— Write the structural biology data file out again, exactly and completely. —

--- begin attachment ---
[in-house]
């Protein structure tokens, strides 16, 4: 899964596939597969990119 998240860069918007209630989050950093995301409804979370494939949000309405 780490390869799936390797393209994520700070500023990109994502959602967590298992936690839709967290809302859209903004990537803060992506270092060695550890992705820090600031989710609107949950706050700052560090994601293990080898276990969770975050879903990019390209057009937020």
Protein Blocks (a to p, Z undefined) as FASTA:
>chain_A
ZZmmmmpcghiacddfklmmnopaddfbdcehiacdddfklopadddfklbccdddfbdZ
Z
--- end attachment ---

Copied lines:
[in-house]
């Protein structure tokens, strides 16, 4: 899964596939597969990119 998240860069918007209630989050950093995301409804979370494939949000309405 780490390869799936390797393209994520700070500023990109994502959602967590298992936690839709967290809302859209903004990537803060992506270092060695550890992705820090600031989710609107949950706050700052560090994601293990080898276990969770975050879903990019390209057009937020």
Protein Blocks (a to p, Z undefined) as FASTA:
>chain_A
ZZmmmmpcghiacddfklmmnopaddfbdcehiacdddfklopadddfklbccdddfbdZ
Z